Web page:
Then came the first Gulf War, which left Smith a changed man. Twelve years later, as he sat in his tent on cool Kuwait nights with Lt. Brian Borkowski, waiting to reprise the same invasion with a new Army, he spoke of the friends he lost in the first war - and how no training could prepare the lieutenant for what would come next.
"A lot of people do things just for face," says Lieutenant Borkowski. "He was more genuinely motivated. He was in the first war, and what motivated him was to make sure things were done right."
When Smith and his troops arrived at Saddam Airport on April 4, 2003 - their final objective - he turned to Borkowski with his concern. Their patch of the airport was a four-lane highway divided by a median and bordered on both sides by high walls. With the walls, they were blind, and the ease with which the company had arrived at its destination was almost unsettling.
"It was very, very quiet. Every two minutes or so, there was gunfire, but it was so sporadic that it made it kind of eerie," says Borkowski. "We started to realize that we had surprised the heck out of [the Iraqis], and they were just waking up to find Americans all around them."
As Borkowski hurried off to a nearby reconnaissance mission, Smith called for a bulldozer to plow through one wall. On the other side, he found a courtyard, and, not long after, he received a call: build a makeshift prisoner-of-war camp for a group of newly captured Iraqis. The courtyard would do nicely.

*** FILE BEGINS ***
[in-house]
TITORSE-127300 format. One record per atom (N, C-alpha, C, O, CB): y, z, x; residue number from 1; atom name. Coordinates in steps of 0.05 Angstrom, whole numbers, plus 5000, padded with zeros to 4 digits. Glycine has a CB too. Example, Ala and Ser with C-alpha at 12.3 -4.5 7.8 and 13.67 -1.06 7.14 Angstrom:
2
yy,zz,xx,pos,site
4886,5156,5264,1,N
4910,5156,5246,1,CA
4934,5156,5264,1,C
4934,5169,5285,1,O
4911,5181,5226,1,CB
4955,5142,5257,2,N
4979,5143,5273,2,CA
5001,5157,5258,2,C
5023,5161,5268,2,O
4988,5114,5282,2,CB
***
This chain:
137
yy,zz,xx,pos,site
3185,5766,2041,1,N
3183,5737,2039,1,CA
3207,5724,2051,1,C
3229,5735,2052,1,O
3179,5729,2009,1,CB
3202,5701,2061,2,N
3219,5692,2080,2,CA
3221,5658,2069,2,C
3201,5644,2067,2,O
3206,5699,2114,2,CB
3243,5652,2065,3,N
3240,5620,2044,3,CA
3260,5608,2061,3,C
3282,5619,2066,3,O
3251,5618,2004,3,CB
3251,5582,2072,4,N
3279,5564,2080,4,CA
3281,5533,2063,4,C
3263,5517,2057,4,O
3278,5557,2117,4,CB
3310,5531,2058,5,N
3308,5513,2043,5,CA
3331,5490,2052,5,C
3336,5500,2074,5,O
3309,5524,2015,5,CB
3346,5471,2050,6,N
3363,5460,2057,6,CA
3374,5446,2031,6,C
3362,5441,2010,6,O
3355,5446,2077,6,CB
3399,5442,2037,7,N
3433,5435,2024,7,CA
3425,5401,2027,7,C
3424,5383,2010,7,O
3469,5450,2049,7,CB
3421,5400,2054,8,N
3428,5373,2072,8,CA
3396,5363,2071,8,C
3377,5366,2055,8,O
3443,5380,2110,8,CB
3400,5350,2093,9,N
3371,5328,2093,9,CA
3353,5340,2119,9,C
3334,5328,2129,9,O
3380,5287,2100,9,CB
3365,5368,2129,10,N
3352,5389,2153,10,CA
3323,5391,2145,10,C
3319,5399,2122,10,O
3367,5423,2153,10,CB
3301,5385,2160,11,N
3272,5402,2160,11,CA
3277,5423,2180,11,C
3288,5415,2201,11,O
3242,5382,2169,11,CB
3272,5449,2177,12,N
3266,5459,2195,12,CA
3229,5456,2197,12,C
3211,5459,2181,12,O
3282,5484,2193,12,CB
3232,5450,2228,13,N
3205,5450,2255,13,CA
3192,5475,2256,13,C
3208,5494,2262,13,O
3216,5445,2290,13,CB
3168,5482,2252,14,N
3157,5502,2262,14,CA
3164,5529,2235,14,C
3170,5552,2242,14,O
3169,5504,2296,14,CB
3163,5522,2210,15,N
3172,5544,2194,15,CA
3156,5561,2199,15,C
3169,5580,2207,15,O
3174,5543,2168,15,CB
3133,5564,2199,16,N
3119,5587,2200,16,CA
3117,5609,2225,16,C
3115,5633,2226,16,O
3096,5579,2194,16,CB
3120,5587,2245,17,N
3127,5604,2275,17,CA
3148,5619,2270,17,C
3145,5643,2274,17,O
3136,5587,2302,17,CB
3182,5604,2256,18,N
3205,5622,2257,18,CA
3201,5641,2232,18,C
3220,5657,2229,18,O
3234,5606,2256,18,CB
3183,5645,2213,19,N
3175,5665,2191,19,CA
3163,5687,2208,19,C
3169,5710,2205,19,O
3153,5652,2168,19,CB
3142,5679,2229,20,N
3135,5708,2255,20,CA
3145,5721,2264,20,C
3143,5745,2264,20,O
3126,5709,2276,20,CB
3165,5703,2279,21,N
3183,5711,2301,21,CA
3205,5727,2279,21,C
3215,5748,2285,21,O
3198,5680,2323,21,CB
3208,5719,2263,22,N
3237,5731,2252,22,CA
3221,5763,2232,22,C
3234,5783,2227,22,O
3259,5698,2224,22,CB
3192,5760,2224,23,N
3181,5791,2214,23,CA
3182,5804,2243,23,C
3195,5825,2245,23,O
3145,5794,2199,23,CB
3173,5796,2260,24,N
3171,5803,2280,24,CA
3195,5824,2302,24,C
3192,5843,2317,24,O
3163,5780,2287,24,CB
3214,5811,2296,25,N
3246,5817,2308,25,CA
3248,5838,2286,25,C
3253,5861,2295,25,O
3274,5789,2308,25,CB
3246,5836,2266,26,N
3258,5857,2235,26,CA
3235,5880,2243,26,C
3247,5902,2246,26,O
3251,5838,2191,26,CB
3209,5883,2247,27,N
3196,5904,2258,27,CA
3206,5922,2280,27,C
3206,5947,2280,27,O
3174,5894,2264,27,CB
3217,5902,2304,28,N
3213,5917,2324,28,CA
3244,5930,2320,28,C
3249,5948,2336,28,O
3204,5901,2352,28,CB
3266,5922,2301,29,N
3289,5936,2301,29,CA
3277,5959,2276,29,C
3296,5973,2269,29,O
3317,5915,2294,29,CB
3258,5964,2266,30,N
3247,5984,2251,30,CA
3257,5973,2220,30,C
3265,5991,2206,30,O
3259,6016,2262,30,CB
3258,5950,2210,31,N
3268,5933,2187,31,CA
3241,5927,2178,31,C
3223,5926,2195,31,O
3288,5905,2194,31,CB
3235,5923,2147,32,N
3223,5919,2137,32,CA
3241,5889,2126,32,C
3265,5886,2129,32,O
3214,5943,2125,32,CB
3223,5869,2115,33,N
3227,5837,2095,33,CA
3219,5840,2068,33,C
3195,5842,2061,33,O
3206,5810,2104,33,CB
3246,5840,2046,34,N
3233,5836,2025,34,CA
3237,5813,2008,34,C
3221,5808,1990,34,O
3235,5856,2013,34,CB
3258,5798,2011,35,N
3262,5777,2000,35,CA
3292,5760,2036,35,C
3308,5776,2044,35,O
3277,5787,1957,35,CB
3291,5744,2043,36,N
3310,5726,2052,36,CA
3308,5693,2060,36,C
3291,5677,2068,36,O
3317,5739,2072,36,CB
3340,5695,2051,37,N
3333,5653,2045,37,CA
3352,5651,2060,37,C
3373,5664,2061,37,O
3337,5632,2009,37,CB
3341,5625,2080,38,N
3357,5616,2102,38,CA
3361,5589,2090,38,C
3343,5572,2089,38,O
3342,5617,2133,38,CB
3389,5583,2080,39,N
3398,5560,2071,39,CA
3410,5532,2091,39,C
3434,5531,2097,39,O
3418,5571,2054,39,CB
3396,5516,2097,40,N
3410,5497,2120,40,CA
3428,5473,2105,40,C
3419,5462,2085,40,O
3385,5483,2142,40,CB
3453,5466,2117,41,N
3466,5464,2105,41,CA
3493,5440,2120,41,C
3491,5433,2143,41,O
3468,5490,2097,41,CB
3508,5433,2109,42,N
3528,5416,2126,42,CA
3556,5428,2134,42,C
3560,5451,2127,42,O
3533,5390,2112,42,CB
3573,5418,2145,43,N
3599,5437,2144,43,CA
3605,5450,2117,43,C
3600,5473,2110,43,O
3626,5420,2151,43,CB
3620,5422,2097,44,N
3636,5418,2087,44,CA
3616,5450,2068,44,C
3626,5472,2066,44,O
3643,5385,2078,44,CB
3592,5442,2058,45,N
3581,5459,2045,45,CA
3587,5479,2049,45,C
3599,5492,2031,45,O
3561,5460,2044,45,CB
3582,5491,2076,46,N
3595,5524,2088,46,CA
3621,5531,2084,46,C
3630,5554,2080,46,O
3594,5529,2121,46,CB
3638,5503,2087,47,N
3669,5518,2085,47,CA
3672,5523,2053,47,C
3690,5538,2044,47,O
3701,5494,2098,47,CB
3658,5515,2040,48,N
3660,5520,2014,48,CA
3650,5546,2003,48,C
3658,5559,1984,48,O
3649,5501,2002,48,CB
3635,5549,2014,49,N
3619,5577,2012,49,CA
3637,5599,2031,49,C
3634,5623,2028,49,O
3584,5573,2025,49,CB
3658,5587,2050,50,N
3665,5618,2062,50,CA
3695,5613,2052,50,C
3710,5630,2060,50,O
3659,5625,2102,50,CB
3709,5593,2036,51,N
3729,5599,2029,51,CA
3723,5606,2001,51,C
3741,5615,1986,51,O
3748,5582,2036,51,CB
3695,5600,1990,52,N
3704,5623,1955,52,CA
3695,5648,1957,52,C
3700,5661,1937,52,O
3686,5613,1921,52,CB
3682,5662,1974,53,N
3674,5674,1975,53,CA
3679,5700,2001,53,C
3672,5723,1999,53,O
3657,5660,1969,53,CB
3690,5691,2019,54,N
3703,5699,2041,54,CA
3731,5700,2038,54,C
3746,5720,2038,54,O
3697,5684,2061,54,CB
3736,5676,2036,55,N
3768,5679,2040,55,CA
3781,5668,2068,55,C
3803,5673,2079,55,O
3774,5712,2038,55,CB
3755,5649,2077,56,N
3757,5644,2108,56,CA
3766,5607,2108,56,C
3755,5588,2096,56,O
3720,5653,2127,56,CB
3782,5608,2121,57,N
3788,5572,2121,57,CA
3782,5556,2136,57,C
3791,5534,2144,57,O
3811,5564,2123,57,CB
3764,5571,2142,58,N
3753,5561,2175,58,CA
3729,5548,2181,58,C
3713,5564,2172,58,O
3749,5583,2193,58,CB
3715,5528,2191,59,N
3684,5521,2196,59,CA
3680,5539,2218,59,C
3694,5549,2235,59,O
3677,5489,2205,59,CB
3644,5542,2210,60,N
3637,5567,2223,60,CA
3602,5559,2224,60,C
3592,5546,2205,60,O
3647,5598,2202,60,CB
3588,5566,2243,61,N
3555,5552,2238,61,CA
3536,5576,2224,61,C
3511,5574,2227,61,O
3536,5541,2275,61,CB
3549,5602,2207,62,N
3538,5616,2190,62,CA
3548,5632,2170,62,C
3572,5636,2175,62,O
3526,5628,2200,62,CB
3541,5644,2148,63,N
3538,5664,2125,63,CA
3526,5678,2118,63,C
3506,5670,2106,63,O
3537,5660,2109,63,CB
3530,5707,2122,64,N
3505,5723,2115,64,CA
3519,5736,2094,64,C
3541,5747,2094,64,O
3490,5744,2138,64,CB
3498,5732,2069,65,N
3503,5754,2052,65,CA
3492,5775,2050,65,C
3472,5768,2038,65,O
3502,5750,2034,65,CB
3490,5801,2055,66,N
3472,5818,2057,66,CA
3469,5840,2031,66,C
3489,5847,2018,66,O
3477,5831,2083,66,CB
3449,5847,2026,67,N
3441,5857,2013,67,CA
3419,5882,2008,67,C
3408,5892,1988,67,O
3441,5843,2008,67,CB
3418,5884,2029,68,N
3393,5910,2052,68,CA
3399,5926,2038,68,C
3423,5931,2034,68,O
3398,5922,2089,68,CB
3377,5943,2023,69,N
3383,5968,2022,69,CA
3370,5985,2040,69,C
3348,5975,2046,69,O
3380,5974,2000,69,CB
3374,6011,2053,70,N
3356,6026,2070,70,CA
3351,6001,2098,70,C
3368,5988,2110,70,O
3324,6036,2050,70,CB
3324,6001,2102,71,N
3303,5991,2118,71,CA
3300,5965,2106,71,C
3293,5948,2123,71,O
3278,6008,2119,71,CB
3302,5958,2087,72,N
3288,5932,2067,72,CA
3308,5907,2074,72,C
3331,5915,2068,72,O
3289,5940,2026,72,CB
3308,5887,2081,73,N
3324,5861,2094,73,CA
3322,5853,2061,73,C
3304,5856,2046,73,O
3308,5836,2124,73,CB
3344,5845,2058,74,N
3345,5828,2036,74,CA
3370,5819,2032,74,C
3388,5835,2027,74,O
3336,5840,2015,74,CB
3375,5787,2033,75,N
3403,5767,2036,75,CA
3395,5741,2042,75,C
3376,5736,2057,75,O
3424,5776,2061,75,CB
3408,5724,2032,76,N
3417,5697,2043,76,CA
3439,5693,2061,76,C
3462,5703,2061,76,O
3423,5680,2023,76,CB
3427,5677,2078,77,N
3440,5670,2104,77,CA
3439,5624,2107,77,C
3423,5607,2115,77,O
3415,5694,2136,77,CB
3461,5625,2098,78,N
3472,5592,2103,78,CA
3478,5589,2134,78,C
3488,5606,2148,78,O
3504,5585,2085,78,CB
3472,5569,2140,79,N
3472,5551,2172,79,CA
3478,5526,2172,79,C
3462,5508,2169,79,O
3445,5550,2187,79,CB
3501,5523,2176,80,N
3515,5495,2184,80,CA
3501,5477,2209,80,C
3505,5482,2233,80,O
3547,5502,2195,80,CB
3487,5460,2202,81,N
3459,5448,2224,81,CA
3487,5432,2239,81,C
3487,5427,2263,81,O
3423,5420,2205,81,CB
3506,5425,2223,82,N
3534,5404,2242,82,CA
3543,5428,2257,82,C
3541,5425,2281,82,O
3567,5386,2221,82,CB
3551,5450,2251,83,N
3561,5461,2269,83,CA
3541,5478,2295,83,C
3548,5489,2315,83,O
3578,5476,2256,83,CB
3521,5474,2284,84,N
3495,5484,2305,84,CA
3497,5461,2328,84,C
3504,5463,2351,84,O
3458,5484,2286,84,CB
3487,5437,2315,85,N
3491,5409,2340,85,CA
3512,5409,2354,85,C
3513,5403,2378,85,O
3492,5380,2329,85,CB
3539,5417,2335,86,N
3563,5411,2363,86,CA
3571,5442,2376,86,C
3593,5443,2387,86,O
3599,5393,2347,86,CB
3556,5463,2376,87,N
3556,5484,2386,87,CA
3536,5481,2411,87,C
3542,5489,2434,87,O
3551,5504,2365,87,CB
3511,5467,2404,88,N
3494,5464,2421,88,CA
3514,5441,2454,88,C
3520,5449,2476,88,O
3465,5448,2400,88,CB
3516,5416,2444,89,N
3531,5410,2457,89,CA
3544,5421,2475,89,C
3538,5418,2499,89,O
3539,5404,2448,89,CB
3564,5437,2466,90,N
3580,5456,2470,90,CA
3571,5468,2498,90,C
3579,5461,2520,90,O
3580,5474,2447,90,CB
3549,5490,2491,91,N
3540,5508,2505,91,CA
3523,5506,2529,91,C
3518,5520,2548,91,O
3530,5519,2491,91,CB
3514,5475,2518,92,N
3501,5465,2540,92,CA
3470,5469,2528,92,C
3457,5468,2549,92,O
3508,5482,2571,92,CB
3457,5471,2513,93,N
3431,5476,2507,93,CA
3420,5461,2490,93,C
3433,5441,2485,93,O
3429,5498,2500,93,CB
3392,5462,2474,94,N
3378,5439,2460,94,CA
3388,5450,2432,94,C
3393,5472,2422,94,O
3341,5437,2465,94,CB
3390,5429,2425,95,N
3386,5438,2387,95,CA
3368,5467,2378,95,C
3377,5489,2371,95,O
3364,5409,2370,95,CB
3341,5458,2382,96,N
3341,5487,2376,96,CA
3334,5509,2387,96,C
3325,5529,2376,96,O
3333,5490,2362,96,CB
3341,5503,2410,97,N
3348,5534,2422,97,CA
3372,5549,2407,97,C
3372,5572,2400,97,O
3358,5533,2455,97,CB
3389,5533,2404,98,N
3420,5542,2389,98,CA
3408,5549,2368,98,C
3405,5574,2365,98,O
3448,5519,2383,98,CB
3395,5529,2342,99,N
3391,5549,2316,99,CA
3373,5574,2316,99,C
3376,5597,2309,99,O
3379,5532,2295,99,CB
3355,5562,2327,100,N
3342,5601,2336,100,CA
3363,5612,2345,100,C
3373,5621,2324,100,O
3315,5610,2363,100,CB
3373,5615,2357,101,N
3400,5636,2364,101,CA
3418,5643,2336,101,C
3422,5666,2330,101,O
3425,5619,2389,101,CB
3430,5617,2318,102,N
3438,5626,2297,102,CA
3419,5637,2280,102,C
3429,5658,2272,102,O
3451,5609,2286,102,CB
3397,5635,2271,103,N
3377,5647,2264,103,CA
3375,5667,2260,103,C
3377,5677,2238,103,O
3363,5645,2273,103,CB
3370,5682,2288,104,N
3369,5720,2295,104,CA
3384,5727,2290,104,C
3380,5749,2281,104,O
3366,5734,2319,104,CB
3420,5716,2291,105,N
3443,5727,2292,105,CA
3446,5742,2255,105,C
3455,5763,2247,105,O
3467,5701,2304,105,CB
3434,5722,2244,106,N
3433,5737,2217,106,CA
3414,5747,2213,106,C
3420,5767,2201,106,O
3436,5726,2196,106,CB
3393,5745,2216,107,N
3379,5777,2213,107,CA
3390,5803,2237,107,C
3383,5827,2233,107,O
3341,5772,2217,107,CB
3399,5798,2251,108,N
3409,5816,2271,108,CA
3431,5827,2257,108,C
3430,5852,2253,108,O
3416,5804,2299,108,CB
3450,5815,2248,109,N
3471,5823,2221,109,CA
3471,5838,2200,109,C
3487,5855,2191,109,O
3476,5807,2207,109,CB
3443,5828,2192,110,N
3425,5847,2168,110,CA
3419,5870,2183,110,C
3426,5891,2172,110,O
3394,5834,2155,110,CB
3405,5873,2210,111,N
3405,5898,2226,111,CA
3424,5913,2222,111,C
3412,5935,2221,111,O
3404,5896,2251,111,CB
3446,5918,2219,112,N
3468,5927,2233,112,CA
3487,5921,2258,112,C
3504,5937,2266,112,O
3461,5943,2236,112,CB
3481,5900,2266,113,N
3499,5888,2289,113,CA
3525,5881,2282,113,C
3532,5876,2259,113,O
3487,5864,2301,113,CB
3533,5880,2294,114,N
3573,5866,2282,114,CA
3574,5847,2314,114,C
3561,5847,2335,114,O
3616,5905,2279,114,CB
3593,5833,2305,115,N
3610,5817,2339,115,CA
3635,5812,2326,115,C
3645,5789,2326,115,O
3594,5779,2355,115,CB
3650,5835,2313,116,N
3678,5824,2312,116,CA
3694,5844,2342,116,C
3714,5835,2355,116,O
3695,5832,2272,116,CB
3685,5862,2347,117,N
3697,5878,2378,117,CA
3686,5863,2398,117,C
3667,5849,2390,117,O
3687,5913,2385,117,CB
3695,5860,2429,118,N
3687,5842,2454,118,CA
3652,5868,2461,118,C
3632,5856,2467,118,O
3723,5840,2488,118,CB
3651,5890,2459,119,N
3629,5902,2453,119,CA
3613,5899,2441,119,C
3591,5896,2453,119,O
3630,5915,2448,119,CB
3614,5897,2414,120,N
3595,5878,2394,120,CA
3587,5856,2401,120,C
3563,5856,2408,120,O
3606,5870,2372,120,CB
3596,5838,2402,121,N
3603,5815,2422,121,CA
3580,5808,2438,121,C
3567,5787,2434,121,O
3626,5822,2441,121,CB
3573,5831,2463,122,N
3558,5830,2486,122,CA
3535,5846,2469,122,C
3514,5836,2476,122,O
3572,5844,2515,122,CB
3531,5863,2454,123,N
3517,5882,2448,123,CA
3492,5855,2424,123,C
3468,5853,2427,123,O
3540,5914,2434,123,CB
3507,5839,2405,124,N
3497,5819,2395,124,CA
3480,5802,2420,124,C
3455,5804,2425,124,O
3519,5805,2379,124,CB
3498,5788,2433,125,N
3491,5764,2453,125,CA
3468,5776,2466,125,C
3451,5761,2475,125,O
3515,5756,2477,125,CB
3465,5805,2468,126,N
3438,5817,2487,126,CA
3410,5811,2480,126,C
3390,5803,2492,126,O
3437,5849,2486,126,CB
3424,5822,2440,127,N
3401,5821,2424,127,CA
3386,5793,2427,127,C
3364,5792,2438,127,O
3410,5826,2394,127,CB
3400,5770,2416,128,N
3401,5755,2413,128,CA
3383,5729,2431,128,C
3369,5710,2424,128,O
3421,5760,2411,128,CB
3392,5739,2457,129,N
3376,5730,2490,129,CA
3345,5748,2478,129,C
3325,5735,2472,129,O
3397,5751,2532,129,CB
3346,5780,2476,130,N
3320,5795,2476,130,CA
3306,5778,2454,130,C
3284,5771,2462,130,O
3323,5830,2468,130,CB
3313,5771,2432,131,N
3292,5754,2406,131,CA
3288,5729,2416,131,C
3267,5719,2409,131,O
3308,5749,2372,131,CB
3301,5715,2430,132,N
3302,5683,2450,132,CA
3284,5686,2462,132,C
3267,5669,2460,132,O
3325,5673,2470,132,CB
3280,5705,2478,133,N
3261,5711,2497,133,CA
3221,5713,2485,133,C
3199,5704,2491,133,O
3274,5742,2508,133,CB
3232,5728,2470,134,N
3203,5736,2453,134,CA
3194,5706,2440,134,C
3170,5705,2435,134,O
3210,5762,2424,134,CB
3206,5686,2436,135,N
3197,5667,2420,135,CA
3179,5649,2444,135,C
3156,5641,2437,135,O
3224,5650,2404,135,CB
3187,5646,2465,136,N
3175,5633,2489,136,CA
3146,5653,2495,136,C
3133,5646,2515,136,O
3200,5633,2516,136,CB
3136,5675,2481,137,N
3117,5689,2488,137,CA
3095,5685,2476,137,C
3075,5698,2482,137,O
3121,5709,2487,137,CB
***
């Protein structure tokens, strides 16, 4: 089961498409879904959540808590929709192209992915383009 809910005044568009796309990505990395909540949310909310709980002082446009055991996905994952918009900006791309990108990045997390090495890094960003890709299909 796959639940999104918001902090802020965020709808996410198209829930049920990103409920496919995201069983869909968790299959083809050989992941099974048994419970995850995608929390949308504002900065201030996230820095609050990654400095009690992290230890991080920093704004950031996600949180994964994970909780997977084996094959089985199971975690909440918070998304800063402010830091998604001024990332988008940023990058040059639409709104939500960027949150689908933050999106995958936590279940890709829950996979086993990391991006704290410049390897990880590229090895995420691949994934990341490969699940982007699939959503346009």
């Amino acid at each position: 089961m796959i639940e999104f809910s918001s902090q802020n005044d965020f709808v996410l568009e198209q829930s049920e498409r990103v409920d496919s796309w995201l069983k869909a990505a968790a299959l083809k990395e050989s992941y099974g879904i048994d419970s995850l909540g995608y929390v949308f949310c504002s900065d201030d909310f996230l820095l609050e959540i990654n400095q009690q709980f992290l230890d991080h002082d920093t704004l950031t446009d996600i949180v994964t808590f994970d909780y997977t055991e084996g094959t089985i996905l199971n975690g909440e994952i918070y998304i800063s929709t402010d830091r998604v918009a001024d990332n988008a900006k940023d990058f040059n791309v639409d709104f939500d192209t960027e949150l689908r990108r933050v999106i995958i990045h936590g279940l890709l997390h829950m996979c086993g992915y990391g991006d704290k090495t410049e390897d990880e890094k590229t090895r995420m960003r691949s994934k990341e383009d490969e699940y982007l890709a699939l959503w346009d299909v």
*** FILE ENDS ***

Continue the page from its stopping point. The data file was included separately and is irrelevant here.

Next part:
There was simply the matter of inspecting it and figuring out what was behind a gate on the far side. When one of the company's personnel carriers crashed through, it found what Smith had feared: a nest of several dozen Republican Guards.
At first, the firefight seemed nothing out of the ordinary. Borkowski listened to reports coming over the radio with no great alarm. After all, the forces at Saddam Airport that day were the vanguard of the American Army, and as the morning progressed, skirmishes were breaking out everywhere.
Gradually, though, the reports turned worse. The personnel carrier that had barged through the gate had been hit by a rocket-propelled grenade, and the three soldiers inside had been wounded. What's more, a Bradley fighting vehicle brought in at the beginning of the firefight was now out of ammunition.
What had begun as a minor flashpoint was becoming the site of a significant Iraqi strike. Not only were the Guards occupying Smith and his men outside the broken gate, but they had also taken a tower that overlooked the courtyard and the road, pinning down the remainder of the troops from the high ground.
"It was a mounted counterattack against what was perceived to be a weak flank," says Colonel Grimsley.
The consequences were dire. If Smith's troops broke, the Iraqi troops would be able to move potentially unimpeded from the courtyard gate all the way to a nearby command center, flanking a mortar unit, and overrunning a station that held both the wounded and several embedded journalists.